Messy world needs China’s sta­bil­ity

Global Times US Edition - - EDITORIAL -

Var­i­ous con­flicts be­tween coun­tries, which seem freak­ish from a tra­di­tional per­spec­tive, con­stantly take place. Af­ter re­ports re­vealed that the British Am­bas­sador to the US pri­vately dissed US Pres­i­dent Don­ald Trump in leaked ca­bles back to the British for­eign min­istry, Trump called him “a very stupid guy” and took the chance to lash out at Prime Min­is­ter Theresa May. UK For­eign Sec­re­tary Jeremy Hunt said Trump’s be­hav­ior was “dis­re­spect­ful.”

Ja­pan has im­posed re­stric­tions on the ex­port of semi­con­duc­tor ma­te­ri­als to South Korea, gen­er­at­ing enor­mous dif­fi­cul­ties to the pro­duc­tion of elec­tronic prod­ucts in South Korea. Ja­pan’s move came as re­tal­ia­tory mea­sures over the forced la­bor com­pen­sa­tion case with its neigh­bor.

World or­der is dys­func­tional in some key as­pects. A sense of in­se­cu­rity

is spread­ing. Af­ter the US made a few moves out of tra­di­tional rules, it has be­come even more wild-minded, while the neg­a­tive ef­fects are brew­ing. Ob­vi­ously, Ja­pan is fol­low­ing the US foot­print to cut sup­plies to South Korea.

The lat­est feud be­tween the US and the UK shows the rusty re­la­tions be­tween Wash­ing­ton and its al­lies. The fierce crit­i­cism from Trump against the trade poli­cies of In­dia and Viet­nam sends a sig­nal that the Us-launched trade of­fen­sive is just the be­gin­ning, which is bound to be fol­lowed by end­less clashes.

The Korean Penin­sula nu­clear cri­sis hasn’t been re­solved, and the Iran nu­clear prob­lem has reemerged. The US has pri­mar­ily con­trib­uted to its es­ca­la­tion. Peace and sta­bil­ity used to be re­garded as the com­mon in­ter­ests of all par­ties con­cerned. But the Iran nu­clear prob­lem of­fers an­other per­spec­tive: Tur­moil some­times serves the in­ter­est of cer­tain forces.

The world will con­tinue to sur­prise us. Glob­al­iza­tion may be in­ten­tion­ally bro­ken with the sup­ply chain be­ing dis­rupted. Un­cer­tain­ties will chal­lenge more coun­tries. The slow­ing global econ­omy is the fun­da­men­tal rea­son. De­vel­oped coun­tries are at a loss in the face of the fu­ture, par­tic­u­larly the US which spreads anx­i­ety world­wide.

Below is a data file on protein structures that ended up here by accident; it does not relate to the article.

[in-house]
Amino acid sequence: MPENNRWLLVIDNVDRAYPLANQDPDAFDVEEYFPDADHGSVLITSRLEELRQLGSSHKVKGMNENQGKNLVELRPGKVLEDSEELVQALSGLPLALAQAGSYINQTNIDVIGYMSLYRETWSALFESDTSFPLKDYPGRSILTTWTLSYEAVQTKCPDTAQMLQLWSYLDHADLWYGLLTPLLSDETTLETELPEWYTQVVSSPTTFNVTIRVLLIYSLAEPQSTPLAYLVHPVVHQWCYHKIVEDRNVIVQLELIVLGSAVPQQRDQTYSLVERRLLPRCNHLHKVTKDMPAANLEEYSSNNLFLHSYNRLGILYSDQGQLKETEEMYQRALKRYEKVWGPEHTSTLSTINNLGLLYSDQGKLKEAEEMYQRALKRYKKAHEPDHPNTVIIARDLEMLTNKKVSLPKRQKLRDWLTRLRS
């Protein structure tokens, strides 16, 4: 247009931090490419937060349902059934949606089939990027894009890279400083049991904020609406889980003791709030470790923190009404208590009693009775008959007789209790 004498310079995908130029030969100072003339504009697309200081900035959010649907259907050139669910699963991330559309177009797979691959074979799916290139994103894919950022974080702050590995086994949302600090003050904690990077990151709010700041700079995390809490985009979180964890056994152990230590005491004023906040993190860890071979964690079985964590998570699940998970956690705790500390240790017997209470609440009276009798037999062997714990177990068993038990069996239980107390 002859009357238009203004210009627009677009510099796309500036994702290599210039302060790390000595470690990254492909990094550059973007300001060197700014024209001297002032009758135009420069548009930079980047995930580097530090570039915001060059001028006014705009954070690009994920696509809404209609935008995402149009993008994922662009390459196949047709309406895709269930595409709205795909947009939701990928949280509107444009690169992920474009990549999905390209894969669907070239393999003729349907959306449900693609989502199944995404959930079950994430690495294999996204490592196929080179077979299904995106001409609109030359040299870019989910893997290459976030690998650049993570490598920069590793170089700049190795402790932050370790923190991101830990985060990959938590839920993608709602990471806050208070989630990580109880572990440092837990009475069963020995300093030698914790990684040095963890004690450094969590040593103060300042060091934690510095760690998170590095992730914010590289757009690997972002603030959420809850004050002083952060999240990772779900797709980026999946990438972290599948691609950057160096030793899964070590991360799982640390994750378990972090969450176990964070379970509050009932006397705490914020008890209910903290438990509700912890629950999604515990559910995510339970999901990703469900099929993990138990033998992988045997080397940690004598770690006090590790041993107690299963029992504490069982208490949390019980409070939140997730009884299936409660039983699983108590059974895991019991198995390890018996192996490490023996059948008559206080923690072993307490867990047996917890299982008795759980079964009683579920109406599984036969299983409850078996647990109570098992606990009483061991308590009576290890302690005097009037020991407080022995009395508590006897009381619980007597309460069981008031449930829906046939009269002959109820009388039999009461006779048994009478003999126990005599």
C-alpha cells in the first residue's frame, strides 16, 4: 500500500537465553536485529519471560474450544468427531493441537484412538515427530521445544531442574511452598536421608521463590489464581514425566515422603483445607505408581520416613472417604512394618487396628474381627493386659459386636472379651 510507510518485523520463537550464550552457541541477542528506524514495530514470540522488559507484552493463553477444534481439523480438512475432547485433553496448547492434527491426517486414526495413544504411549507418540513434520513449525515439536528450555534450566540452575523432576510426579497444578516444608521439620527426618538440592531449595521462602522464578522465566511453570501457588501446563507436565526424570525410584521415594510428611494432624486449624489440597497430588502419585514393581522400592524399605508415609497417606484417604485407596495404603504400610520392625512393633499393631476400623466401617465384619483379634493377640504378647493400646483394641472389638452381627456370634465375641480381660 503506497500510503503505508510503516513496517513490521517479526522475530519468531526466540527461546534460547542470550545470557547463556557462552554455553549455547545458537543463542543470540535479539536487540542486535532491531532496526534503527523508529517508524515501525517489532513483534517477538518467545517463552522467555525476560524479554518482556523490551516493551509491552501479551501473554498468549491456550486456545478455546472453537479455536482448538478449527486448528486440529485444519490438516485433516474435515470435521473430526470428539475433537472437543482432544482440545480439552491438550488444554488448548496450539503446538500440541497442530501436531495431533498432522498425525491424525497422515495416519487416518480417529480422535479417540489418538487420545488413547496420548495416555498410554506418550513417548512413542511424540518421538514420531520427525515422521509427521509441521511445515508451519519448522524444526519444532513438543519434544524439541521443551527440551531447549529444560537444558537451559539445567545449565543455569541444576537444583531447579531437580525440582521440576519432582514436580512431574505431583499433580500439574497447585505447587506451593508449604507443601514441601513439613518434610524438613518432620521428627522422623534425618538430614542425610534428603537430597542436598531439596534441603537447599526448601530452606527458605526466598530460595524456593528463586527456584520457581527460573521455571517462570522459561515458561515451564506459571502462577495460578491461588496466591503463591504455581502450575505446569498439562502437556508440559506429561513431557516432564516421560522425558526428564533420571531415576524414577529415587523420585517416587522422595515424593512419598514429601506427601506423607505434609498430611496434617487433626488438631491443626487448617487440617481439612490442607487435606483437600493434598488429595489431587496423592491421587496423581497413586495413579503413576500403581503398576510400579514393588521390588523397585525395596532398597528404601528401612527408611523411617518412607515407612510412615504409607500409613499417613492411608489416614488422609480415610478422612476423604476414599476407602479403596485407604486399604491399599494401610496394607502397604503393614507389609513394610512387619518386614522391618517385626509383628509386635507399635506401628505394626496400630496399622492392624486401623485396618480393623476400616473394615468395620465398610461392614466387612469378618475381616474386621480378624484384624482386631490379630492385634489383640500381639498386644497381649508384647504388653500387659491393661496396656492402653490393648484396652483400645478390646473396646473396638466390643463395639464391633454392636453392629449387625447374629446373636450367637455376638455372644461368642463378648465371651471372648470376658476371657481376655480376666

The West’s old po­lit­i­cal and eco­nomic tools can no longer solve cur­rent prob­lems. There are dis­agree­ments on se­cu­rity risks and na­tional in­ter­ests. The Cold War men­tal­ity re­mains, but glob­al­iza­tion de­mands dif­fer­ent con­sid­er­a­tions. The line be­tween an en­emy and friend is be­com­ing vague.

We are at a time of great changes with­out a clear sense of where in­ter­na­tional re­la­tions are head­ing. But a cer­tain law prob­a­bly won’t change: The coun­try with greater na­tional strength and scale is more ca­pa­ble of with­stand­ing the risks at the time of tur­bu­lence.

Steadi­ness should be the key word for China’s cur­rent strat­egy. What is hap­pen­ing be­tween China and the US is the largest trade war. Wash­ing­ton has iden­ti­fied Bei­jing as a strate­gic com­peti­tor, but it doesn’t mean that China-us con­flicts are bound to be the big­gest fo­cus of in­ter­na­tional fric­tions in the long run. It will cer­tainly make a dif­fer­ence to Bei­jing whether Wash­ing­ton will man­age to de­velop its “united front” to con­front China or will main­tain a stale­mate with China and stir things up in other fields.

For China, the key is to de­velop, fully open up and make friends world­wide. When glob­al­iza­tion is eroded, we should rem­edy it. As the world falls into dis­or­der, all coun­tries, in­clud­ing the US, will need China.

Il­lus­tra­tion: Liu RUI/GT

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